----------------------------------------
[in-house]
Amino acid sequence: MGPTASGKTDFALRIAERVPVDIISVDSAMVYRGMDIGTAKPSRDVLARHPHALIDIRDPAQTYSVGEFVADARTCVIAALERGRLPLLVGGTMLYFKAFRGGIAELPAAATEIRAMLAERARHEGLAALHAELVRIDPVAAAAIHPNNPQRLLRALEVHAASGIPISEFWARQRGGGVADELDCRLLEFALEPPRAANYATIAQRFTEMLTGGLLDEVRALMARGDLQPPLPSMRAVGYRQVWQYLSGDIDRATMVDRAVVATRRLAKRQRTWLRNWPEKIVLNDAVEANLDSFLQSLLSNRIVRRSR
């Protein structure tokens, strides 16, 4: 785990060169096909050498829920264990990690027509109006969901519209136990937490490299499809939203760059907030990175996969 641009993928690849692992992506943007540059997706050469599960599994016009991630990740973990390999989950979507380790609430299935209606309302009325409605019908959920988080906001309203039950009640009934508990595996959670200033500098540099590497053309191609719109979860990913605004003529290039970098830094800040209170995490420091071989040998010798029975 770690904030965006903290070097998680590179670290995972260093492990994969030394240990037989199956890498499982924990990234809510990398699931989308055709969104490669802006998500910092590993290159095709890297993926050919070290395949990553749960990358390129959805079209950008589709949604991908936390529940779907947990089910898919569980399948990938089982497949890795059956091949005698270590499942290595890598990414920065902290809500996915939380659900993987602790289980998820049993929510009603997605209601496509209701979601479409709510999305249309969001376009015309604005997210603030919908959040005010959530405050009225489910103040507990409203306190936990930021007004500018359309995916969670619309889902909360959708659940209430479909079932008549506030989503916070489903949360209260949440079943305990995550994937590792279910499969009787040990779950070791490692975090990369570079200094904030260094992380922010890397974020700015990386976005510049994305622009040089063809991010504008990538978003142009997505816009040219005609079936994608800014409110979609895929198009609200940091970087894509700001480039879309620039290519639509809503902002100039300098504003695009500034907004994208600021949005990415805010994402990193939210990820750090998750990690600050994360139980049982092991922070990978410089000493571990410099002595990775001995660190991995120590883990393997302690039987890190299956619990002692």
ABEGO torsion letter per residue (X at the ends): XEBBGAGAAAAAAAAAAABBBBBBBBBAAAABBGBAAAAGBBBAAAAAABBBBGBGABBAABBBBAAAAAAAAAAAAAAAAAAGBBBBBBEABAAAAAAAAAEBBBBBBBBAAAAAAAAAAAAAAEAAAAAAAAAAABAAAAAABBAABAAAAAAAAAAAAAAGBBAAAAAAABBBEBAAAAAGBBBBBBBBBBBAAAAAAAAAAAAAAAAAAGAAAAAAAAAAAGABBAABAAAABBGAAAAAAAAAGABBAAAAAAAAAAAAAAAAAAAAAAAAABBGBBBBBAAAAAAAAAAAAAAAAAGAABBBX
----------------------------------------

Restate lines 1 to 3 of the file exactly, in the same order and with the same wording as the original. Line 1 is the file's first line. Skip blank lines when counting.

[in-house]
Amino acid sequence: MGPTASGKTDFALRIAERVPVDIISVDSAMVYRGMDIGTAKPSRDVLARHPHALIDIRDPAQTYSVGEFVADARTCVIAALERGRLPLLVGGTMLYFKAFRGGIAELPAAATEIRAMLAERARHEGLAALHAELVRIDPVAAAAIHPNNPQRLLRALEVHAASGIPISEFWARQRGGGVADELDCRLLEFALEPPRAANYATIAQRFTEMLTGGLLDEVRALMARGDLQPPLPSMRAVGYRQVWQYLSGDIDRATMVDRAVVATRRLAKRQRTWLRNWPEKIVLNDAVEANLDSFLQSLLSNRIVRRSR
């Protein structure tokens, strides 16, 4: 785990060169096909050498829920264990990690027509109006969901519209136990937490490299499809939203760059907030990175996969 641009993928690849692992992506943007540059997706050469599960599994016009991630990740973990390999989950979507380790609430299935209606309302009325409605019908959920988080906001309203039950009640009934508990595996959670200033500098540099590497053309191609719109979860990913605004003529290039970098830094800040209170995490420091071989040998010798029975 770690904030965006903290070097998680590179670290995972260093492990994969030394240990037989199956890498499982924990990234809510990398699931989308055709969104490669802006998500910092590993290159095709890297993926050919070290395949990553749960990358390129959805079209950008589709949604991908936390529940779907947990089910898919569980399948990938089982497949890795059956091949005698270590499942290595890598990414920065902290809500996915939380659900993987602790289980998820049993929510009603997605209601496509209701979601479409709510999305249309969001376009015309604005997210603030919908959040005010959530405050009225489910103040507990409203306190936990930021007004500018359309995916969670619309889902909360959708659940209430479909079932008549506030989503916070489903949360209260949440079943305990995550994937590792279910499969009787040990779950070791490692975090990369570079200094904030260094992380922010890397974020700015990386976005510049994305622009040089063809991010504008990538978003142009997505816009040219005609079936994608800014409110979609895929198009609200940091970087894509700001480039879309620039290519639509809503902002100039300098504003695009500034907004994208600021949005990415805010994402990193939210990820750090998750990690600050994360139980049982092991922070990978410089000493571990410099002595990775001995660190991995120590883990393997302690039987890190299956619990002692």